ABA Journal

Attorney General

1750 ABA Journal Attorney General articles.

US will hold Russia accountable for war crimes in Ukraine, AG says in stirring speech

Federal initiative recovers over $836M in stolen COVID-19 relief funds, DOJ says

From May through July, the U.S. Department of Justice led enforcement actions against 718 individuals for offenses involving more than $836 million in alleged COVID-19 fraud.

DOJ sues Elon Musk’s SpaceX for discriminatory hiring practices

The U.S. Department of Justice on Thursday sued Space Exploration Technologies Corp., the rocket and spacecraft company founded by Elon Musk that is more commonly known as SpaceX, for discrimination against asylees and refugees in hiring.

Weekly Briefs: Hunter Biden prosecutor elevated to special counsel; Charles Ogletree dies

Hunter Biden prosecutor given special counsel status

U.S. Attorney General Merrick Garland announced Friday that he has appointed the U.S. attorney investigating Hunter Biden, the son of President Joe Biden,…

Supreme Court majority reinstates regulations requiring background checks for sales of ‘ghost gun’ kits

The U.S. Supreme Court on Tuesday temporarily revived Biden administration regulations that require makers and sellers of "ghost gun" kits and parts to add serial numbers to the products, keep transfer records and conduct background checks of buyers.

US will hold Russians accountable for war crimes in Ukraine, AG Merrick Garland says

U.S. Attorney General Merrick Garland called upon the American Bar Association to support victims of the Russian war on Ukraine at the ABA Annual Meeting in Denver on Monday.

ABA members convene in Denver for 2023 annual meeting

The 2023 ABA Annual Meeting runs from Wednesday, Aug. 2, through Tuesday, Aug. 8, at the Colorado Convention Center.

It’s been more than 10 years since a Black lawyer argued SCOTUS case for US

Lawyers in the U.S. solicitor general's office who argued before the U.S. Supreme Court have been overwhelmingly white and men over the last 12 terms.

DOJ lawsuit against Texas for Rio Grande barriers is based on this law

The United States filed a lawsuit Monday that seeks to force Republican Texas Gov. Greg Abbott to remove floating barriers that he placed in the Rio Grande River to deter illegal immigration.

Weekly Briefs: 96-year-old judge must mediate suit to keep job; DOJ reverses stance on Trump shield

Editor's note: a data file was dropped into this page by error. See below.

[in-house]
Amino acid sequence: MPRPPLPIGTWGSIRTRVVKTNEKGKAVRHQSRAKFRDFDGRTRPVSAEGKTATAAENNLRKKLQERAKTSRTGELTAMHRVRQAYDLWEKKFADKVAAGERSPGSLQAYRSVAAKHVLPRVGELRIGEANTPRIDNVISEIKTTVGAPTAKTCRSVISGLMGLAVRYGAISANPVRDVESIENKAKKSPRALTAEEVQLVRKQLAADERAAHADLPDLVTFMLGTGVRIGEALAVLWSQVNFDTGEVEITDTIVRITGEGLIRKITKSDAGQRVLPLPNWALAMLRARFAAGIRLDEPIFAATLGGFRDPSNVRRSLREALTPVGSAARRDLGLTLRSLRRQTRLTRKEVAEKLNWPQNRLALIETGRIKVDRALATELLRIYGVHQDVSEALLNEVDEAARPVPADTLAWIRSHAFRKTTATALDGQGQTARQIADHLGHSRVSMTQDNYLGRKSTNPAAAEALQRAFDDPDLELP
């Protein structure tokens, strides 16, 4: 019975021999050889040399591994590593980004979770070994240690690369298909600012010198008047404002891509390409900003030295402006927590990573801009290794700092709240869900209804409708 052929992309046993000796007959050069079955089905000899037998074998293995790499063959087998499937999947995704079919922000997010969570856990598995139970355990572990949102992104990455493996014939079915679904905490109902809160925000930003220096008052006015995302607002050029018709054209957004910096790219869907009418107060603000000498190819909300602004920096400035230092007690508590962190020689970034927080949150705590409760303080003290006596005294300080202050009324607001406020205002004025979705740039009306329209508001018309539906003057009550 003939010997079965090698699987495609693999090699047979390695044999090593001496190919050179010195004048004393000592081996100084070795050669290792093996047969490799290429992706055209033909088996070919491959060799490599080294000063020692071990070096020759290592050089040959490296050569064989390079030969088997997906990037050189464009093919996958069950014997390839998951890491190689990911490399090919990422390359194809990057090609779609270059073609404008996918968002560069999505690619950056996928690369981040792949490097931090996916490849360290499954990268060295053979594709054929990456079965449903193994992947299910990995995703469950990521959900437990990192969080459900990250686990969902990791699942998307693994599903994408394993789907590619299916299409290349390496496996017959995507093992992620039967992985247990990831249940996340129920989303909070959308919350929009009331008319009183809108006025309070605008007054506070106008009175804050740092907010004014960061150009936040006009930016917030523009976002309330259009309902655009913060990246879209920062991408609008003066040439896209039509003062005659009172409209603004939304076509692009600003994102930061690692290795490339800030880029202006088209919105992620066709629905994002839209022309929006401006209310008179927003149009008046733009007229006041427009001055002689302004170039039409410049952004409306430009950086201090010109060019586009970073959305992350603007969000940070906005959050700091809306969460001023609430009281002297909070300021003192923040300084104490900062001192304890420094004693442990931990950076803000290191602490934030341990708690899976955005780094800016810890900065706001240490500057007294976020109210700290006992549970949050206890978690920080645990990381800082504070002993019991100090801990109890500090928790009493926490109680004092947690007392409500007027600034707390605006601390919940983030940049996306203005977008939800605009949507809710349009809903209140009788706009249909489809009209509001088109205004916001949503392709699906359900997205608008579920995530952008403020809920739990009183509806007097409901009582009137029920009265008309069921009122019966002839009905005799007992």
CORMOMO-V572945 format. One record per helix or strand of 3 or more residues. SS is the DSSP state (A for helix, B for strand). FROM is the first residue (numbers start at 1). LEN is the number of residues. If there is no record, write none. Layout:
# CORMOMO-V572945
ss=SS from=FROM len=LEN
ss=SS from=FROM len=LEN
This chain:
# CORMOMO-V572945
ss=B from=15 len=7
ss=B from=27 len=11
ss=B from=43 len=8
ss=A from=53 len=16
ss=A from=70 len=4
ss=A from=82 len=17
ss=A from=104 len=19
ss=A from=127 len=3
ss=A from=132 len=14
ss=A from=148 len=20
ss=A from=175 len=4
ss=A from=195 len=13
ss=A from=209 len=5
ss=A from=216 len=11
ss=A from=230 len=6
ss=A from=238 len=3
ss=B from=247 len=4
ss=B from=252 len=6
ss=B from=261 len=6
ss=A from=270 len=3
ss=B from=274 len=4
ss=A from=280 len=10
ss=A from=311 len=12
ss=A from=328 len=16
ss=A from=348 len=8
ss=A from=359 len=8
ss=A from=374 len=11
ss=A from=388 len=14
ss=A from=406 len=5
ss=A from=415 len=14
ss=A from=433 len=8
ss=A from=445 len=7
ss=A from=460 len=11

Mediation ordered in judge’s bid to keep job

A 96-year-old judge on the Federal U.S. Circuit Court of Appeals, Pauline Newman, must mediate her lawsuit seeking to stay on the…

Texas House panel recommends impeachment for state attorney general

A committee of the Texas House of Representatives has recommended that Republican Texas Attorney General Ken Paxton be impeached for allegedly misusing his power to benefit a developer who contributed to his campaign and provided other benefits.

Nearly 2,000 children were sexually abused by members of Catholic clergy and religious orders, Illinois AG’s investigation finds

At least 1,997 children were sexually abused by 451 Catholic clerics and religious brothers in Illinois between 1950 and 2019, according to a report released Tuesday by Illinois Attorney General Kwame Raoul.

Why the 5th Circuit is allowing abortion pill sales but pausing expanded access to the drug

Updated: Anti-abortion doctors and medical associations likely sued too late to revoke the U.S. Food and Drug Administration’s 2000 approval of the abortion pill mifepristone, a federal appeals court has ruled in temporarily staying part of an April 7 decision by U.S. District Judge Matthew J. Kacsmaryk of Texas.

Louisville, Kentucky, police department discriminates and uses excessive force, DOJ concludes

A review of Louisville, Kentucky, policing after the 2020 death of Breonna Taylor in a botched raid has led the U.S. Department of Justice to conclude that the city and its police department have engaged in a pattern of unconstitutional conduct.

Trump doesn’t have absolute immunity from civil suits stemming from Jan. 6 Capitol riot, DOJ says

Former President Donald Trump isn’t shielded from liability in civil lawsuits stemming from the Jan. 6, 2021, U.S. Capitol riot if his speech before the event “encouraged imminent private violent action and was likely to produce such action,” the U.S. Department of Justice said in a brief filed with a federal appeals court.

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